Dictator Style

November 3, 2009

Citizens, it is no secret that autocrats worldwide are fascinated by the doings of our colleagues. Whether it is weaknesses to exploit in upcoming conflicts or new punishments we might like to implement in our own realms, there is always something we can learn to enhance our own heartless power base. Which is of course why your Sugared Treat was delighted at the release of a little book called Dictator Style: Lifestyles of the World’s Most Colorful Despots by a peon named Peter York. The title promised delights on the level of reading Mugabe’s diary (which I did once when we were staying in the same luxury resort at the expense of our starving citizens back home. That man has problems.), but sadly, the content did not provide the voyeuristic amusements I hoped for.

With the word “lifestyles” right there on the cover, I think a dictator like Myself has the right to expect a certain amount of dishiness, but alas, the author appears to have confused “lifestyle” with “interior design”. The book focuses almost exclusively on who had what furniture and not being much interested in Hitler’s desk, I did find the whole outing a little uninspired.

That said, the photos inside are lollipops for My eyes and Stalin lying in repose on his sofa does much to ease My disappointment in  the true nature of the book. And with the book broken up into compact sections for each autocrat, the accompanying text nicely sums up some of the dictator’s major accomplishments, a pleasant reminder of things I have tried or would like to try with you, dear citizens. Most delightful of all is the “Infamous Moniker” listing for my dearly departed colleague, Mobuto Sese Seko: “The All-Powerful Warrior Who, Because of His Endurance and Inflexible Will to Win, Will Go from Conquest to Conquest, Leaving Fire in His Wake”. Much more effective than the “Dictator and President for Life” that I sport.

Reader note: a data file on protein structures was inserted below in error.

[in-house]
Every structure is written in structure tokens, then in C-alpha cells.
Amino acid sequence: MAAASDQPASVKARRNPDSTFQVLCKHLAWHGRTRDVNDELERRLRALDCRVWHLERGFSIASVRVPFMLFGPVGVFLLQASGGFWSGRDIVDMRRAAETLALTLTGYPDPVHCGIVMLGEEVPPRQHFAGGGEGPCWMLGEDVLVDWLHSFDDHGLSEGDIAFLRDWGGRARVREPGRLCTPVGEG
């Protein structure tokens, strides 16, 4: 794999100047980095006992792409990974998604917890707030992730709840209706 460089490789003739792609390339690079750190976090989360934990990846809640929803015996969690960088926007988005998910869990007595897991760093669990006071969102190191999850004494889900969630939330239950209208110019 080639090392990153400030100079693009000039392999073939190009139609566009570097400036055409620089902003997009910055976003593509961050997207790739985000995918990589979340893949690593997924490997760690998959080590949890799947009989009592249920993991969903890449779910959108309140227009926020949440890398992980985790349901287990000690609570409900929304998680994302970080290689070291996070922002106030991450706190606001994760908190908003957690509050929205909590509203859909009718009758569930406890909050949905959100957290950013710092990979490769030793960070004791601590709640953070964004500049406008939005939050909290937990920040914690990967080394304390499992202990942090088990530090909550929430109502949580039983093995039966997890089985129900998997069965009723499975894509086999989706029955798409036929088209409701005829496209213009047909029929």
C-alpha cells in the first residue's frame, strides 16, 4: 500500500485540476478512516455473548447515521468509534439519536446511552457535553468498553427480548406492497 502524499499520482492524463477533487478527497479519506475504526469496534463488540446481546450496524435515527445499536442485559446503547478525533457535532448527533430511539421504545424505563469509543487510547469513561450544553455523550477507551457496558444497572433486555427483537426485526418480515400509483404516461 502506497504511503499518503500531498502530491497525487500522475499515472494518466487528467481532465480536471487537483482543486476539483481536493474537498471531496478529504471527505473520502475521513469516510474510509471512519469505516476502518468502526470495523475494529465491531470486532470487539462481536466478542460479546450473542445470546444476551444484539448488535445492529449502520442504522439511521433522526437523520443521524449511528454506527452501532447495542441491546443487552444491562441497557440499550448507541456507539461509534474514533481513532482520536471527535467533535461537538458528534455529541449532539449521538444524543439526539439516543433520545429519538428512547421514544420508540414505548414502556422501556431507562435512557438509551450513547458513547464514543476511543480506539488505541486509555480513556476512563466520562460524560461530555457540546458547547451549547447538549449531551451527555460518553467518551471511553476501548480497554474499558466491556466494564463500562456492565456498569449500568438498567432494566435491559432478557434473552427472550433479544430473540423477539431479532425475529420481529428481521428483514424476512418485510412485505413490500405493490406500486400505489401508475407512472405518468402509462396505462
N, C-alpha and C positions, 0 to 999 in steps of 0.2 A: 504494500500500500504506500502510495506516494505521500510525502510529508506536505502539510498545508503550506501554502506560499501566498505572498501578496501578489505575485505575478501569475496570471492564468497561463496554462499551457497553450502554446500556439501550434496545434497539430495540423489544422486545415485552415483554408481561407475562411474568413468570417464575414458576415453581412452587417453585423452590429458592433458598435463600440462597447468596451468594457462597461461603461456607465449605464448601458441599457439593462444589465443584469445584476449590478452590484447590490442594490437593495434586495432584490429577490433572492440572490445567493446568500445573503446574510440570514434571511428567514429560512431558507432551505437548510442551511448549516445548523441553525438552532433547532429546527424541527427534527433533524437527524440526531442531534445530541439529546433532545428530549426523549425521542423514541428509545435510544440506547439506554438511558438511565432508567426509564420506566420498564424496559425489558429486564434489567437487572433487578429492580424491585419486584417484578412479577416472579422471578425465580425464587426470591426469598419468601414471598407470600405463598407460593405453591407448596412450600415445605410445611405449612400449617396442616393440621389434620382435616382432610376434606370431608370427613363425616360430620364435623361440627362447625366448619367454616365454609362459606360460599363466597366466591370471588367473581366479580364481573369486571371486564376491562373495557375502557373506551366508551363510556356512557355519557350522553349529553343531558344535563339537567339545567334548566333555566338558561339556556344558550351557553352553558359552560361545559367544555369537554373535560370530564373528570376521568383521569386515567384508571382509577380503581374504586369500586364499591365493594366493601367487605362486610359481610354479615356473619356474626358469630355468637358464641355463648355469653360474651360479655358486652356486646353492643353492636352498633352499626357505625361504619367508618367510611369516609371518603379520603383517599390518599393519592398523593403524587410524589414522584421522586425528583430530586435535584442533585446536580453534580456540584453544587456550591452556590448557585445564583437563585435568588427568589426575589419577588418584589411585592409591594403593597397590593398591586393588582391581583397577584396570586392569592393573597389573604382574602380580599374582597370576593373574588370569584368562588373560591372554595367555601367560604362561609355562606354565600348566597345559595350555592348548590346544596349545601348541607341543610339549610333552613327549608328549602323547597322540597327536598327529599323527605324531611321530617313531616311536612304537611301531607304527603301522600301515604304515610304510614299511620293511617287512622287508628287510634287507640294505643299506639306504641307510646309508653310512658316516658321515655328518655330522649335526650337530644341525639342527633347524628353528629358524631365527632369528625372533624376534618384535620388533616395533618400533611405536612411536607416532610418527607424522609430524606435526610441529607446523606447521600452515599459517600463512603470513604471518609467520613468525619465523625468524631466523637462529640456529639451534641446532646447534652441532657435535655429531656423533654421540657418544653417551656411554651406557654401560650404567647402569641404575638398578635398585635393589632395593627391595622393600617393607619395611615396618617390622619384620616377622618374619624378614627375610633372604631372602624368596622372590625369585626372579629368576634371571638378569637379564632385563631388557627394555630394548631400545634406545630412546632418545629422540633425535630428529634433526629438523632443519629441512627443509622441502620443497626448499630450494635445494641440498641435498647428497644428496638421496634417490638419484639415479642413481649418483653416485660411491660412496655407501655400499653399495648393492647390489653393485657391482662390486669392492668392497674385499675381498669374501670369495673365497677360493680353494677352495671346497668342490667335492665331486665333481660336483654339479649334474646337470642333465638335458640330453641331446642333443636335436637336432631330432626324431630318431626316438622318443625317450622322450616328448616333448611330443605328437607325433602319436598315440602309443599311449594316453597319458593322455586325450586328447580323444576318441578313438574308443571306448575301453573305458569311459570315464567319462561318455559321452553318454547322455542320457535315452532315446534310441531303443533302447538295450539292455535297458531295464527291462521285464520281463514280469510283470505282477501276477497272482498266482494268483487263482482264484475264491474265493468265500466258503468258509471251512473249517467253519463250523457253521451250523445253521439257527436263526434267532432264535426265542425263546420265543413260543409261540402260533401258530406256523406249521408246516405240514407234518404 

As an introduction to basic interior decorating for aspiring dictators, the book goes a long way, even including a ten-step guide in the introduction. But no matter how many paintings you hang of yourself and how much marble and gold you splash out on, in the end, it is your own terrible ruthlessness that makes you the lord of all you see. And always seeking to express my own cruel heart in new and creative ways, I hoped to learn more about the similarly cruel hearts of my fellows and less about the size of the chandeliers they had in the entryway. For that, though, Lifestyles offers no help and I must turn to the Internet for the gossip I crave.

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